Entertainment

‘13 Reasons Why,’ based on SLO author’s book, renewed for second season on Netflix

Watch the trailer for Netflix’s ’13 Reasons Why’

Based on San Luis Obispo author Jay Asher’s best-selling novel “Thirteen Reasons Why,” the Netflix series — which premiered March 31, 2017, — follows high school student Clay (“Goosebumps” star Dylan Minnette) as he uncovers why his former classm
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Based on San Luis Obispo author Jay Asher’s best-selling novel “Thirteen Reasons Why,” the Netflix series — which premiered March 31, 2017, — follows high school student Clay (“Goosebumps” star Dylan Minnette) as he uncovers why his former classm

Netflix has renewed the Selena Gomez-produced “13 Reasons Why” for a second season.

The streaming service announced Sunday that the second season of the series about the suicide of a high school girl will debut next year. The series is based on a best-selling book by San Luis Obispo author Jay Asher.

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Asher has not responded to recent requests from The Tribune for an interview, but before the show’s first season aired, he said he hoped it would generate conversation about its more controversial themes.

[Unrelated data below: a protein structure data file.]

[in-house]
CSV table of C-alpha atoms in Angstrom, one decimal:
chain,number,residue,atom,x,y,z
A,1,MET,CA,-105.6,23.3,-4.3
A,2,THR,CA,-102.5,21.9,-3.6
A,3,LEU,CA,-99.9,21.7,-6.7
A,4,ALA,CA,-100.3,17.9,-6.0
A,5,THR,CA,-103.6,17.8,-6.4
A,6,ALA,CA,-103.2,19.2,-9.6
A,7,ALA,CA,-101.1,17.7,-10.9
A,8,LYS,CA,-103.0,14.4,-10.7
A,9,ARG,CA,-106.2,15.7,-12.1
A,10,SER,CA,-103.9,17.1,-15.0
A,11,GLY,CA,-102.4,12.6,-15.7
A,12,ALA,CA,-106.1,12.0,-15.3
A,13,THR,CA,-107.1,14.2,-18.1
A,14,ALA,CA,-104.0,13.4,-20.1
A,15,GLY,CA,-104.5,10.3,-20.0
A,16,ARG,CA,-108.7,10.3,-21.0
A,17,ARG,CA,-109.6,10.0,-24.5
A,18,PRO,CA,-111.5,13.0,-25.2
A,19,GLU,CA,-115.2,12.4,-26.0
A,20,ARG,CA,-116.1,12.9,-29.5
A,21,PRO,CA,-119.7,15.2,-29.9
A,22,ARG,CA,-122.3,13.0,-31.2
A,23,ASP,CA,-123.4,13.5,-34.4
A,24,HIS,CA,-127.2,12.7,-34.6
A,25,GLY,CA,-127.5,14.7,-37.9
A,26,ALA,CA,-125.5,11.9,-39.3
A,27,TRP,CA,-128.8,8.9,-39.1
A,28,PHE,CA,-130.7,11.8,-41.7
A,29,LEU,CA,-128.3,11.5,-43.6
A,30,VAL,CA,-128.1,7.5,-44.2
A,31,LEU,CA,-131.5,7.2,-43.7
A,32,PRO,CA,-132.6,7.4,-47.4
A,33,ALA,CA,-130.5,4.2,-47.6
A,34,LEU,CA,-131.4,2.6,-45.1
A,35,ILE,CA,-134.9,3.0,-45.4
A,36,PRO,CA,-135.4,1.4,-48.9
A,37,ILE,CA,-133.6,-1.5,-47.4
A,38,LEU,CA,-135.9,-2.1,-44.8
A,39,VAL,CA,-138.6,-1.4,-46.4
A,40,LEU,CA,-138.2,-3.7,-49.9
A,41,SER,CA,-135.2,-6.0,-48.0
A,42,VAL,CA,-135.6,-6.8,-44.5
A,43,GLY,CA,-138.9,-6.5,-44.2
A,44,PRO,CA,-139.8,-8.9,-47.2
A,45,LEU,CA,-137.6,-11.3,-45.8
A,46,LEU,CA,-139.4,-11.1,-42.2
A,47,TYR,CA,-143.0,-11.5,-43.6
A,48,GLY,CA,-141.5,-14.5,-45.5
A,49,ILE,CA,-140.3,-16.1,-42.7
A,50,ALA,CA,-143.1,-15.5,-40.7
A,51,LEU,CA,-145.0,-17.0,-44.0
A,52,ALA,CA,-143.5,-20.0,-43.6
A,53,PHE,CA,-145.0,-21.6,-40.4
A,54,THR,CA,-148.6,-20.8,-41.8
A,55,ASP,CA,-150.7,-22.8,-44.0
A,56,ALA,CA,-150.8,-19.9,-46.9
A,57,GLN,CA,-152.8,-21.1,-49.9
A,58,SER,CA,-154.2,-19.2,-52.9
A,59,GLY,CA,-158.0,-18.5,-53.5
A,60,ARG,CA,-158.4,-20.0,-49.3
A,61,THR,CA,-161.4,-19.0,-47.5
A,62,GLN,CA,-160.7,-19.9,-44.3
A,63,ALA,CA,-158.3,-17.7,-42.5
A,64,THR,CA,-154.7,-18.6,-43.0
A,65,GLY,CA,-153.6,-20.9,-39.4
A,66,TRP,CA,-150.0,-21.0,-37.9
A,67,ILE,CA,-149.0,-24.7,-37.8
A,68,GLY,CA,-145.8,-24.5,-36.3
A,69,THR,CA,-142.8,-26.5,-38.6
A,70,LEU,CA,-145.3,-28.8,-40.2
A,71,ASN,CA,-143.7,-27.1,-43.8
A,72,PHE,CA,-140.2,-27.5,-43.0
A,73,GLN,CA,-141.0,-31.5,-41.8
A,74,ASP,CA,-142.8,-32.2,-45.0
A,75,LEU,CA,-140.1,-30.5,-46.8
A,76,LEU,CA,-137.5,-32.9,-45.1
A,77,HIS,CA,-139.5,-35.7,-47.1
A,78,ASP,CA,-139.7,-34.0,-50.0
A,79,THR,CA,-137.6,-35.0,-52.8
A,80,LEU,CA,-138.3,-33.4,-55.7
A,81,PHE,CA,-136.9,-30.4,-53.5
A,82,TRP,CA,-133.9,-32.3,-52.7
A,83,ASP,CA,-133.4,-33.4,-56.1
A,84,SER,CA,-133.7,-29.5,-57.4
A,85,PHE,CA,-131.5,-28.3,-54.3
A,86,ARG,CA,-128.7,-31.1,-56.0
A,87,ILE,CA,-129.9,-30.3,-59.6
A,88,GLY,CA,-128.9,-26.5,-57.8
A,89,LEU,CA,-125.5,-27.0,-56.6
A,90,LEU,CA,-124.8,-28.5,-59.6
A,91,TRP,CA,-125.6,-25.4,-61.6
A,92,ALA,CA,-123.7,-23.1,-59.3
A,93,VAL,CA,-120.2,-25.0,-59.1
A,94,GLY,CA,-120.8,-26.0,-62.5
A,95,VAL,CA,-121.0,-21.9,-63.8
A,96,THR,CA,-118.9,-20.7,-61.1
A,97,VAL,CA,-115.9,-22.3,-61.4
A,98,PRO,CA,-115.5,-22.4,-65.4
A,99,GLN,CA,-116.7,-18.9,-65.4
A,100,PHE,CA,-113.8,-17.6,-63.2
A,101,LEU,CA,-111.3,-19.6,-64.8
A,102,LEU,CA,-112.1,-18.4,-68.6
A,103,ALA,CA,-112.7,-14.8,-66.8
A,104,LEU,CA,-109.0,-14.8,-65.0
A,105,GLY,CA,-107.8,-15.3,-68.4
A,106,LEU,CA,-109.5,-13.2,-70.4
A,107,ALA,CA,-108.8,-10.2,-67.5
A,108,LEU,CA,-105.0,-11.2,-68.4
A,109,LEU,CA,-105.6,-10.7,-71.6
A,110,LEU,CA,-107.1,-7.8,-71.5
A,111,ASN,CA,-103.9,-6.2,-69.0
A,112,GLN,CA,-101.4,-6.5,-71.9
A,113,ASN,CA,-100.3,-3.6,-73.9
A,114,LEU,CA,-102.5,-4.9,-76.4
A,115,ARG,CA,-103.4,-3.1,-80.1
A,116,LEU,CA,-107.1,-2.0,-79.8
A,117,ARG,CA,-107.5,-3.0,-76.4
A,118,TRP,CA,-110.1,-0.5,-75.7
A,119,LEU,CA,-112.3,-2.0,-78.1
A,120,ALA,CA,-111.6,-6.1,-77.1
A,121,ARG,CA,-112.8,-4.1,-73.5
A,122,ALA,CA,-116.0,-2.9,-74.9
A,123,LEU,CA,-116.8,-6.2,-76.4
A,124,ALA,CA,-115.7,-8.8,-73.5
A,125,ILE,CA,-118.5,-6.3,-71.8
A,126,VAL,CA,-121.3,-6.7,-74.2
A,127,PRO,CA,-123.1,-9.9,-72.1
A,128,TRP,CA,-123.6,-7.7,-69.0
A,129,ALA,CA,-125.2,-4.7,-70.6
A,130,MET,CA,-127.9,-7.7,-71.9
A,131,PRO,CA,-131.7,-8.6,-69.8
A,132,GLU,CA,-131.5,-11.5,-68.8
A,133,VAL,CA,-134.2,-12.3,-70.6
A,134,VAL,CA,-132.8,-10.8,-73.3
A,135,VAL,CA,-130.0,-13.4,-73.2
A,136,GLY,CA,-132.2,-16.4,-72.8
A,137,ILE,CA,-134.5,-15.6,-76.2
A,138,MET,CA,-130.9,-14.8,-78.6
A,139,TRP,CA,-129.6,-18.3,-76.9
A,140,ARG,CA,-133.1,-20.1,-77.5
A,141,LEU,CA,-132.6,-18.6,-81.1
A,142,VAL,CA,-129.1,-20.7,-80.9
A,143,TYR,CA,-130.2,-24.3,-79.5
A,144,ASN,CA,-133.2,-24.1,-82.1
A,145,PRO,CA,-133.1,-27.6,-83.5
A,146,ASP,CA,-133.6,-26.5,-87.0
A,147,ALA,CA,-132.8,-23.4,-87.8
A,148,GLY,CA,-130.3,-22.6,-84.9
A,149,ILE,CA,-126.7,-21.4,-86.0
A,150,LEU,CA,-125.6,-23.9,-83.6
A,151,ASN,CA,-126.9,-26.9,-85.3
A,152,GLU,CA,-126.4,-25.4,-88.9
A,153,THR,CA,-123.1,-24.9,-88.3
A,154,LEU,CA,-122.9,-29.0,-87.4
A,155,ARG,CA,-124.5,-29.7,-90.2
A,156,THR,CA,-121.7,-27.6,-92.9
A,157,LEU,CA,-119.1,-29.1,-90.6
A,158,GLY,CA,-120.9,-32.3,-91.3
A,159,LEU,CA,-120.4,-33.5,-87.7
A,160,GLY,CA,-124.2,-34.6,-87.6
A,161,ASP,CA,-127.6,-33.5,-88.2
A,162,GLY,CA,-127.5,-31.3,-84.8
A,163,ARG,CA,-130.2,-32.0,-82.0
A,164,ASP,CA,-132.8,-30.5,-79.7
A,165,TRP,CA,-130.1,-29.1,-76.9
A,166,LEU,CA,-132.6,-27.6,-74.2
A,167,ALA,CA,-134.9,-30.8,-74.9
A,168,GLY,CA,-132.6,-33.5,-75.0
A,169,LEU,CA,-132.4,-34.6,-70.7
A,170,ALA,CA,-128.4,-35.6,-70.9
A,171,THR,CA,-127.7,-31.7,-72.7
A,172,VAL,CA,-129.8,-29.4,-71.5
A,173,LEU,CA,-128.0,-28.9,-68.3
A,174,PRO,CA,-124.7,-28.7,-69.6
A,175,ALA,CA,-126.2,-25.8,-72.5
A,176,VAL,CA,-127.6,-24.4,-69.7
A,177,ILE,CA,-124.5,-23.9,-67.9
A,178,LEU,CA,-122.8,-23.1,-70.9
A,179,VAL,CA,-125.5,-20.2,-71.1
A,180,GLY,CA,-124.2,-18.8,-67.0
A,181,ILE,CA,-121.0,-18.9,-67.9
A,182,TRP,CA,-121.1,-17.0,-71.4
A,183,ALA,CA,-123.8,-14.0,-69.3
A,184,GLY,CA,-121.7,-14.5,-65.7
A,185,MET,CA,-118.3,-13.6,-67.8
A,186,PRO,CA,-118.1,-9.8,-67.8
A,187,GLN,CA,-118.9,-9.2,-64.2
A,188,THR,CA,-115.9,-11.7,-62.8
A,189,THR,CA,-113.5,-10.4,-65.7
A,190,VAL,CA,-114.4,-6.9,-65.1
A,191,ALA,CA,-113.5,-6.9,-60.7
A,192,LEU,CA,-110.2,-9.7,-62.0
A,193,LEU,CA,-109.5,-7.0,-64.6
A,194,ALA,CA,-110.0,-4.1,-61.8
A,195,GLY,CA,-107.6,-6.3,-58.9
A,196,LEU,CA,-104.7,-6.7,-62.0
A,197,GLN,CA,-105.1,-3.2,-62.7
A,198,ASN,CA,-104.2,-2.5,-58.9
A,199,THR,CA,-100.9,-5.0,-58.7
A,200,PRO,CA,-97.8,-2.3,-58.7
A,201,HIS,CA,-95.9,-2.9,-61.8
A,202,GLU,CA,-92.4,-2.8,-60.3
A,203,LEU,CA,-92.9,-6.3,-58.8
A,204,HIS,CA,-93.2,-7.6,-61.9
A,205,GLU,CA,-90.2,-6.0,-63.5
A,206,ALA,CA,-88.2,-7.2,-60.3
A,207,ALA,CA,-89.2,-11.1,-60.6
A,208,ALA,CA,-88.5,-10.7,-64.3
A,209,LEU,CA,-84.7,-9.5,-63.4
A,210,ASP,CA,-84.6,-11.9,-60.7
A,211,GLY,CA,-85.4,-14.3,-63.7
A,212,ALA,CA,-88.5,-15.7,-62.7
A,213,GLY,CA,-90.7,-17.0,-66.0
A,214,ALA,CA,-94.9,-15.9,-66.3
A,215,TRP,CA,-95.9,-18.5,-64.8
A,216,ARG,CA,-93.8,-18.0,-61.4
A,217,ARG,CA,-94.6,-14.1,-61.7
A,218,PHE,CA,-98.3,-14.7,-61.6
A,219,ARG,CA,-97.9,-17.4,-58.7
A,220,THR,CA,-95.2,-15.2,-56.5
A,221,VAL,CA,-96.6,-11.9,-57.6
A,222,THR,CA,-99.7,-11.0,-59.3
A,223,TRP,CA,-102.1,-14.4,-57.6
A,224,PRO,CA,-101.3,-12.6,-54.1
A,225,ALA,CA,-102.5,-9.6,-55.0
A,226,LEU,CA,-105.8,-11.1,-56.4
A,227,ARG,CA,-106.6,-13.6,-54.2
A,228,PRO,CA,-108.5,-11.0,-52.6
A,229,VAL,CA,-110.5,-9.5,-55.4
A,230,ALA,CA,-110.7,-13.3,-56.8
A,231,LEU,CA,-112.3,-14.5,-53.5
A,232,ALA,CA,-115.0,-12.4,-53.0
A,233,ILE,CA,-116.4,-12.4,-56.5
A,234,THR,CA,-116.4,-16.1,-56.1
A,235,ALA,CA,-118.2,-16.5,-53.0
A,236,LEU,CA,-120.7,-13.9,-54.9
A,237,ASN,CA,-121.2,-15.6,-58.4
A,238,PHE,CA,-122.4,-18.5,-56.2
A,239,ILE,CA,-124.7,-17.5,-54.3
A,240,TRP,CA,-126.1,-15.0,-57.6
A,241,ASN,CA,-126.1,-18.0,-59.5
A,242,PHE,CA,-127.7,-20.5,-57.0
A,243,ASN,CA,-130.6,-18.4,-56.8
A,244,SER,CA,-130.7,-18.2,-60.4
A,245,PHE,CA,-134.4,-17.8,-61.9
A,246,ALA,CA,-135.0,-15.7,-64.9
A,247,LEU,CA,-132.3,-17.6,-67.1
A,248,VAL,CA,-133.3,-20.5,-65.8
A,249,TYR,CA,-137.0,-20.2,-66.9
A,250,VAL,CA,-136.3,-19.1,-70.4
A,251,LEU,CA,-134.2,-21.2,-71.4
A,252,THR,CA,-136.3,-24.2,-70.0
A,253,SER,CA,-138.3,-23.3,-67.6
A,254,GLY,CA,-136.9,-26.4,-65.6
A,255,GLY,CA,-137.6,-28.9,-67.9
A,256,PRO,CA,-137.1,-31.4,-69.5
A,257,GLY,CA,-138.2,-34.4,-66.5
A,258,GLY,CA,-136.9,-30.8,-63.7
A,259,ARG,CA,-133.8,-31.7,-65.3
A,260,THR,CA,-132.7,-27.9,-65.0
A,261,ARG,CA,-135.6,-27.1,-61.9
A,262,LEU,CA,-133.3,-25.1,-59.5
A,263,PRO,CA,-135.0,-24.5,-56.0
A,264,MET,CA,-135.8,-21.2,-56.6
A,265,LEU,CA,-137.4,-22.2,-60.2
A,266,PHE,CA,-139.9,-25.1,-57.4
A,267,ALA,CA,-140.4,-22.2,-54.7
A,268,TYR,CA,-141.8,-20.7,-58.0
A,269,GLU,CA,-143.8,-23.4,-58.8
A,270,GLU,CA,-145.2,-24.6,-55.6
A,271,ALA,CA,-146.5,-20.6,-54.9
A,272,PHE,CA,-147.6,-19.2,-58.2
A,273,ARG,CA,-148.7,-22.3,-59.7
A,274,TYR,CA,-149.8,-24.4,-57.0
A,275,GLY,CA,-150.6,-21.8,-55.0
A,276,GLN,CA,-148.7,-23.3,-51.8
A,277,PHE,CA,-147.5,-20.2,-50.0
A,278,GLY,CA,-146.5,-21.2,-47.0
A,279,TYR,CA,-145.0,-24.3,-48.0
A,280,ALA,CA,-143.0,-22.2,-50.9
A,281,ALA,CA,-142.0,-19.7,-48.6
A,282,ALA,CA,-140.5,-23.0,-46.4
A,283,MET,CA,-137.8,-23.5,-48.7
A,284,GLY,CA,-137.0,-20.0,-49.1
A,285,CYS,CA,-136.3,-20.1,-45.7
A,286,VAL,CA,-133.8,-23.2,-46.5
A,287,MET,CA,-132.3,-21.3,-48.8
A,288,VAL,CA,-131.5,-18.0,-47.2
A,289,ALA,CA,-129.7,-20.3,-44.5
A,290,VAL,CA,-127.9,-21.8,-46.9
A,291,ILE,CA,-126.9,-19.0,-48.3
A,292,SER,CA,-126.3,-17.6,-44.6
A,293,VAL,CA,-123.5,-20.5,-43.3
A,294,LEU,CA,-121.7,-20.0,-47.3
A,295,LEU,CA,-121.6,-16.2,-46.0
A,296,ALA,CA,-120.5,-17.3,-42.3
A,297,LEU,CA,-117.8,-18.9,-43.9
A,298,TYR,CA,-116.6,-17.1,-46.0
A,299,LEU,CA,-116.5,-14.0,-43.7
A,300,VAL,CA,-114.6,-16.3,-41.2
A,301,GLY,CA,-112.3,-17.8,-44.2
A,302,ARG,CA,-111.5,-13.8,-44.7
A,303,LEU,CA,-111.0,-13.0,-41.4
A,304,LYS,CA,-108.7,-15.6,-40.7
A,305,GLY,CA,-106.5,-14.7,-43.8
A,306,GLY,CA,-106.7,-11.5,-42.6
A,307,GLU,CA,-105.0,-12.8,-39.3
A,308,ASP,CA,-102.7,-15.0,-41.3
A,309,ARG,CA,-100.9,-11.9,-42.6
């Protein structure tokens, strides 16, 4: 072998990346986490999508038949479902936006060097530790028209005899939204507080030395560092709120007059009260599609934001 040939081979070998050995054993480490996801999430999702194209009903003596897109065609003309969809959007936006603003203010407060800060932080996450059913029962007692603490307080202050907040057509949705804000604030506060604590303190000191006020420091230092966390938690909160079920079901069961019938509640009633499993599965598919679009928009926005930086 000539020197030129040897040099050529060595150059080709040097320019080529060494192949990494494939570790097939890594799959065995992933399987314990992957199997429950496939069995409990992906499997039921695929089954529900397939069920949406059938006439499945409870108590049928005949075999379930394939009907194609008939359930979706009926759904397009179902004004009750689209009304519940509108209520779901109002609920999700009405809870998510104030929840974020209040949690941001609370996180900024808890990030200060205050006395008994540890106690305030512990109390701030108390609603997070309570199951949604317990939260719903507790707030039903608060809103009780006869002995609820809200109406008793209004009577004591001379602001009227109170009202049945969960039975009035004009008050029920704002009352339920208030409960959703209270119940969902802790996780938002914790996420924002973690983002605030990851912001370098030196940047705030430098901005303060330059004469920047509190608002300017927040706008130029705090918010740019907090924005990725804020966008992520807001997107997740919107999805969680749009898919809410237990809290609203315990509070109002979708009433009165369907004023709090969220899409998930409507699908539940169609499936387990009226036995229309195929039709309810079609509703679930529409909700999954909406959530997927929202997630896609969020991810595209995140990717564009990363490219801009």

While Netflix doesn’t release ratings information, “13 Reasons Why” has proven to be a conversation-starting drama.

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Jay Asher is the author of “Thirteen Reasons Why.” Joe Johnston jjohnston@thetribunenews.com

Some have criticized the show for glorifying suicide, which led to Netflix adding an additional warning to the series. And schools throughout the country, including in San Luis Obispo County, have urged caution.

Mesa Middle School in Arroyo Grande shared a Facebook post last week — labeled “IMPORTANT PARENT INFORMATION” — that “strongly encouraged” parents to research the series before allowing their children to watch it.

The school has also posted information about the series on its website, including a “talking points” document from Suicide Awareness Voices of Education and the number for the National Suicide Prevention Hotline.

Despite some of the concerns, other mental health professionals say the show offers a valuable opportunity for parents and kids to connect and discuss what is often a taboo subject for families.

“Obviously the discussion we’ve had here is very positive because of the dialogue the show opens up,” said Frank Warren, prevention and outreach manager with the San Luis Obispo County mental health behavioral and prevention division. “If this opens up a dialogue for families about mental health and those pressures, that’s a great thing.”

The second season will also be 13 episodes long.

Tribune reporter Kaytlyn Leslie contributed to this story.

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